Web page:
Related topics: Omega-3, Industry, Antioxidants, carotenoids, Dosage forms, Minerals, Nutritional lipids and oils, Phytochemicals, plant extracts, Vitamins & premixes, Bone & joint health, Eye health
The likes of vitamin A and vitamin C are a waste of money for most people and can even be detrimental to health, a UK-based nutrition professor has told the British Science Festival.
Professor Brian Ratcliffe, the program leader of nutrition and dietetics at the Robert Gordon University in Aberdeen, Scotland, told the Festival many food supplements were ineffective for the majority of people and overuse of vitamin C for example, could lead to stomach problems.
Vitamin A was singled out as easily exceeding recommended levels if a consumer was to combine multivitamin use with a fish oil supplement. Potential side effects included headaches and nausea, osteoporosis, and eye and liver damage.
His statements have been picked up in the UK mainstream press in the past couple of days. Industry associations were unavailable for comment at the time of publication.
Professor Ratcliffe, who is an adviser to the UK Food Standards Agency (FSA), was also unavailable for comment.
The National Association of Health Stores issued a statement backing supplement use, as a way of compensating for nutrient-poor diets: “Evidence amassed by the Food Standards Agency tells us that the concept of the healthy, balanced diet still eludes the overwhelming majority of the British public.”
“And, of course, if you are ill, smoke, drink alcohol or exposed to environmental toxins such as traffic fumes your body benefits from a higher intake of vitamins and minerals and of course, if you are eating less than a certain number of calories such as when you are dieting, it is more difficult to get the nutrients you need from food.”
Professor Ratcliffe provides no supporting evidence to back his statements, and notes taking food supplements can be dangerous for those who may be taking pharmaceuticals.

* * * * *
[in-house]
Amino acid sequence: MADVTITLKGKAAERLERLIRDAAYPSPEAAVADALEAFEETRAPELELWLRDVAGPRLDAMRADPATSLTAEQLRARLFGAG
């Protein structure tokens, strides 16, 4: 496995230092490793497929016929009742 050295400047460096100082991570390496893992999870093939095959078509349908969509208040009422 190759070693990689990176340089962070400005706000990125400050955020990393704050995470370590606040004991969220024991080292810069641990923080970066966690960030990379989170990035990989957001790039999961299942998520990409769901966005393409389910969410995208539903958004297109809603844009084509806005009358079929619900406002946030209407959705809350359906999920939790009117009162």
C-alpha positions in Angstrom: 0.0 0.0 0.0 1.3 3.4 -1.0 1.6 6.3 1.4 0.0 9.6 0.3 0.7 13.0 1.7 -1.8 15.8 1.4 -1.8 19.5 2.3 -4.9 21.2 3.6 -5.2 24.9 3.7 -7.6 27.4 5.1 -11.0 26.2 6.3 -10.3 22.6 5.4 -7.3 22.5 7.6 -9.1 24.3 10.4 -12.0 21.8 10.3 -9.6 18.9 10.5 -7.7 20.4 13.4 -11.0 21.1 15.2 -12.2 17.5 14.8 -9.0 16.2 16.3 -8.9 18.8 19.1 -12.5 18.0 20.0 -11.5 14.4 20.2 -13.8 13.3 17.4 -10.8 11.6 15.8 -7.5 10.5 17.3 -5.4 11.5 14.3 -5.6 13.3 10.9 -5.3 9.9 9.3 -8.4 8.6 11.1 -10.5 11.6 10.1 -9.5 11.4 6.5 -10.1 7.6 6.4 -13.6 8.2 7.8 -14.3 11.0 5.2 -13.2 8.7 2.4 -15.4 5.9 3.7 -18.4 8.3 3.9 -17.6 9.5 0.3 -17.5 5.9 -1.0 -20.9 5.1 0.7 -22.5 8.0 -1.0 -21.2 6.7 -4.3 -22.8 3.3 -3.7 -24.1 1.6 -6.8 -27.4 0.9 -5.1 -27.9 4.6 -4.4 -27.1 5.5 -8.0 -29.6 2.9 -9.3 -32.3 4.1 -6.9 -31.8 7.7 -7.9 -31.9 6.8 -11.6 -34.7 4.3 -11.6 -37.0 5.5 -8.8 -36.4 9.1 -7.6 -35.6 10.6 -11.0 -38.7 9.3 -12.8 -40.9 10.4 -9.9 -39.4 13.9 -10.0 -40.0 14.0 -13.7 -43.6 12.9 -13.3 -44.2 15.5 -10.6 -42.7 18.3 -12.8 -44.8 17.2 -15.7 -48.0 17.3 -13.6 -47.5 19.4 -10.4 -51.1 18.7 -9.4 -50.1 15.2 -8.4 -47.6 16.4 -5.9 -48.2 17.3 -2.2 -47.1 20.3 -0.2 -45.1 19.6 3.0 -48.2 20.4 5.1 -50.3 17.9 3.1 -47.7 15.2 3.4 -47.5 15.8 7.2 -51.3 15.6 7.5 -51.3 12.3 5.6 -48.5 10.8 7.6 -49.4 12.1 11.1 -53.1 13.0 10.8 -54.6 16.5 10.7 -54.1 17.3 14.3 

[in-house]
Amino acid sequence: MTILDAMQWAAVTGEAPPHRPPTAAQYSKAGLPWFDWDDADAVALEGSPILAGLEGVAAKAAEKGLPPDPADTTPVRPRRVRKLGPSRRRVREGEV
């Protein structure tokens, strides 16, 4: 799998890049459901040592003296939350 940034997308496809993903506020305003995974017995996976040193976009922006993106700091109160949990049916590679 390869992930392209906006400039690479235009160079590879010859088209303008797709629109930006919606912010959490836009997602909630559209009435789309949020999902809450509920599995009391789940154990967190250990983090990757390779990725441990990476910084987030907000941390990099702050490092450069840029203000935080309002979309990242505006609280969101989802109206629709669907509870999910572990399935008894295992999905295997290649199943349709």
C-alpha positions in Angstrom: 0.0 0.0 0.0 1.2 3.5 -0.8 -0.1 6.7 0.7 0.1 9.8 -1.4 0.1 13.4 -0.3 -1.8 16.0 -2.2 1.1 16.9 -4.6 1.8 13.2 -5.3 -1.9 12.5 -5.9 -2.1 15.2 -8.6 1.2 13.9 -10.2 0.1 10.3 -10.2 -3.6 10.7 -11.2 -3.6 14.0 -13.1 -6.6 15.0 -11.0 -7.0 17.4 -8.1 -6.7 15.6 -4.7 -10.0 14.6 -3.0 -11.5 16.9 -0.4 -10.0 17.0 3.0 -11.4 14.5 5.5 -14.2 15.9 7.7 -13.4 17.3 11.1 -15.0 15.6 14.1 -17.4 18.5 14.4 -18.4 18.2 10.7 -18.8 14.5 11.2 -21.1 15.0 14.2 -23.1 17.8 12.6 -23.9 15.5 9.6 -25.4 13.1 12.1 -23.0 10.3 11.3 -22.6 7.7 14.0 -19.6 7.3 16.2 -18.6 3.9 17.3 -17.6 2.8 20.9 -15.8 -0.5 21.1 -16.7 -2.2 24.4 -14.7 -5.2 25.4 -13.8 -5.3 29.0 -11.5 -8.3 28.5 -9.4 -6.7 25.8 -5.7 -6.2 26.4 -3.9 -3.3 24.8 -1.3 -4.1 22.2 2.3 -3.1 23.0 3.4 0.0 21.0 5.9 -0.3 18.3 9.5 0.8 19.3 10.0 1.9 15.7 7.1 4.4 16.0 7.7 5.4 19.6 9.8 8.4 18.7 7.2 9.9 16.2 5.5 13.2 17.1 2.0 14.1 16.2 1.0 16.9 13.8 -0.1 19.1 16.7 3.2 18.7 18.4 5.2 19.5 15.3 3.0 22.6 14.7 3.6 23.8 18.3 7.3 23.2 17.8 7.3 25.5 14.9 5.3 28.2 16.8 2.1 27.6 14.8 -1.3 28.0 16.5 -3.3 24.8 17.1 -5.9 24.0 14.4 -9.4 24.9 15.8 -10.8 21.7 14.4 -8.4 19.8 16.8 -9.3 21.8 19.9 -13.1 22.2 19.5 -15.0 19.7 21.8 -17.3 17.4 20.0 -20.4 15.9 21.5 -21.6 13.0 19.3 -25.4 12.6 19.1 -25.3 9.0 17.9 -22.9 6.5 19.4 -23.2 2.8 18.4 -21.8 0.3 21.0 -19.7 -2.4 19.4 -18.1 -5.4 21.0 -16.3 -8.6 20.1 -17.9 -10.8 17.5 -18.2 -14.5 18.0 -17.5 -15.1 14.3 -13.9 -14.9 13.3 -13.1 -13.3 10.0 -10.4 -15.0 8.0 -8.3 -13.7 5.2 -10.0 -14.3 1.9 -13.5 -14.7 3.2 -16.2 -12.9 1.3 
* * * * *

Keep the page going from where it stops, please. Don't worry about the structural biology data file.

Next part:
UK supplement sales falling
His comments come at a time when vitamin sales are falling in the UK, at least according to analyst, Mintel, which predicts sales will slide from €155m in 2004 to below €100m by 2014 – a near 50 per cent decline.
Decades of research have shown that chocolate has several beneficial physiological effects, most notably on heart health. A new study suggests that cocoa powder has a healing effect on inflamed cells related to migraine headaches. However, the results of the study contradicts previous theories that chocolate triggers migraines in some people.
Dark chocolate, which should be at least 60 percent cocoa by weight, is one of the richest sources of the bioflavonoid antioxidants that counteract cell damage. Milk chocolate, which contains a much lower percentage of cocoa, confers less than half of the benefits of dark chocolate, and white chocolate has no such health benefits because it lacks cocoa. In addition, if chocolate is eaten in large amounts, its sugar and calorie content could negate the positive effects of its antioxidants and other chemicals.
No guidelines have yet been determined about how to consume dark chocolate to maximize the health benefits.
14 September 2009
1) Improved cardiovascular risk factors